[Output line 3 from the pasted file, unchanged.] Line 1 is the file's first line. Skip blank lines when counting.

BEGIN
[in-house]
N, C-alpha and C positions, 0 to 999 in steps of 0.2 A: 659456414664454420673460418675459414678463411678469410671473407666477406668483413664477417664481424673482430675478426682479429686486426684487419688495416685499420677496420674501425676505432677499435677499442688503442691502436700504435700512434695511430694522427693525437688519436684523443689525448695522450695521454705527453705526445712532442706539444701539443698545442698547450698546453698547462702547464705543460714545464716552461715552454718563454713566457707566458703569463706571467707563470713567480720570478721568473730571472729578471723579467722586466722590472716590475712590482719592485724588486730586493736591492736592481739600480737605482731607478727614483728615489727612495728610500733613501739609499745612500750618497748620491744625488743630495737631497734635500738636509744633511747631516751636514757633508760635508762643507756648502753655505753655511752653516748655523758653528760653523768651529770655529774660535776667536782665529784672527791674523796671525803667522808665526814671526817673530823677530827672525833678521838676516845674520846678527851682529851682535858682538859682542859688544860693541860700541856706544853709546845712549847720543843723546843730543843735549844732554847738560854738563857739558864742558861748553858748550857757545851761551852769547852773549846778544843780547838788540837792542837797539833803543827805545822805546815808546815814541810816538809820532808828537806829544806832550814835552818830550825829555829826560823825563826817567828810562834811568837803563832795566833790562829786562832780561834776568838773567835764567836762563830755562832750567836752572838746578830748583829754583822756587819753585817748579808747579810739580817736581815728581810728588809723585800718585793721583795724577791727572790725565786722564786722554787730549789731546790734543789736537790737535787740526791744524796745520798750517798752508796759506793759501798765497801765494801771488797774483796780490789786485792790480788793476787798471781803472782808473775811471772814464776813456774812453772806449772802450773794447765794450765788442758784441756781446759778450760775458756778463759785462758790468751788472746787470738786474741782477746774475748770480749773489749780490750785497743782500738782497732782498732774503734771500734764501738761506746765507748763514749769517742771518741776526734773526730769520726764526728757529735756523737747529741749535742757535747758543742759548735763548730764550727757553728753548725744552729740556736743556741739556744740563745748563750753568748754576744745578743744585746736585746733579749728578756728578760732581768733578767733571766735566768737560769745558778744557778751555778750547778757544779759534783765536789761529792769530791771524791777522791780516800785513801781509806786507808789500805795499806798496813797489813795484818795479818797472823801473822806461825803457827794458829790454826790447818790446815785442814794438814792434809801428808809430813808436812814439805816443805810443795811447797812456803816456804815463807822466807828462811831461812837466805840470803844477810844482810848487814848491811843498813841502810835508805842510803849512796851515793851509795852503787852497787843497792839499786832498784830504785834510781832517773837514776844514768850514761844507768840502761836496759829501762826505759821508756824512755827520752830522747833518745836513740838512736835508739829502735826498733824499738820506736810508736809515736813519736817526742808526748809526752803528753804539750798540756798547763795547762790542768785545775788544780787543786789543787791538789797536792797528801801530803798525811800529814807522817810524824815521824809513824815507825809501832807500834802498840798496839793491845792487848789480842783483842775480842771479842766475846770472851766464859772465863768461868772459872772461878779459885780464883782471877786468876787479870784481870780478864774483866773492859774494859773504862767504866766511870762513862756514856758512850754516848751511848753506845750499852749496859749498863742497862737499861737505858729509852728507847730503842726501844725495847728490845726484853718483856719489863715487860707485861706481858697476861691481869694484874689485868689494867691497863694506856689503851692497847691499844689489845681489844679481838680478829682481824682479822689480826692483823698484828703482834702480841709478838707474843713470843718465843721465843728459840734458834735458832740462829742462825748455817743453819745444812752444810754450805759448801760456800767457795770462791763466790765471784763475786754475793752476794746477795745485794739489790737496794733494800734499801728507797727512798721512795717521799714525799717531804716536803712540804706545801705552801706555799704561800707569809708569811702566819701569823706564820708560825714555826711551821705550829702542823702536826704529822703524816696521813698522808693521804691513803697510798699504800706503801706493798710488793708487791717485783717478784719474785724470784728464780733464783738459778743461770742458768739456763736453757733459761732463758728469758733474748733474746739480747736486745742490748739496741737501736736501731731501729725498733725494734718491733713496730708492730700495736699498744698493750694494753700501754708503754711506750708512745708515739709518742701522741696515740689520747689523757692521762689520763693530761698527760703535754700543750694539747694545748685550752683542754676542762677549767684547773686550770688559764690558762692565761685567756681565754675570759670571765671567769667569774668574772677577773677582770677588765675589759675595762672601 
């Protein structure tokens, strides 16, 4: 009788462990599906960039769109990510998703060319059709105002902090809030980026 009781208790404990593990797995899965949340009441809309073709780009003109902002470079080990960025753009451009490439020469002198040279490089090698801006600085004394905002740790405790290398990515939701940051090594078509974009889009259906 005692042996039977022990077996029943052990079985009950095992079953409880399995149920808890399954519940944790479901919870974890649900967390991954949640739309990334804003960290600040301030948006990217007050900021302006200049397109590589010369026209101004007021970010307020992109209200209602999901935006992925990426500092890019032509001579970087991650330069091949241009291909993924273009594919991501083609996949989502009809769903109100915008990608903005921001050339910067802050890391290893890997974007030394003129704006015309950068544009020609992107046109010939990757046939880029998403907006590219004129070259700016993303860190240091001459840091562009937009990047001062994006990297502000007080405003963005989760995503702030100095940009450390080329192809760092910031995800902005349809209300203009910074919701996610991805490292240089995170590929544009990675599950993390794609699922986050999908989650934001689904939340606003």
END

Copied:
């Protein structure tokens, strides 16, 4: 009788462990599906960039769109990510998703060319059709105002902090809030980026 009781208790404990593990797995899965949340009441809309073709780009003109902002470079080990960025753009451009490439020469002198040279490089090698801006600085004394905002740790405790290398990515939701940051090594078509974009889009259906 005692042996039977022990077996029943052990079985009950095992079953409880399995149920808890399954519940944790479901919870974890649900967390991954949640739309990334804003960290600040301030948006990217007050900021302006200049397109590589010369026209101004007021970010307020992109209200209602999901935006992925990426500092890019032509001579970087991650330069091949241009291909993924273009594919991501083609996949989502009809769903109100915008990608903005921001050339910067802050890391290893890997974007030394003129704006015309950068544009020609992107046109010939990757046939880029998403907006590219004129070259700016993303860190240091001459840091562009937009990047001062994006990297502000007080405003963005989760995503702030100095940009450390080329192809760092910031995800902005349809209300203009910074919701996610991805490292240089995170590929544009990675599950993390794609699922986050999908989650934001689904939340606003």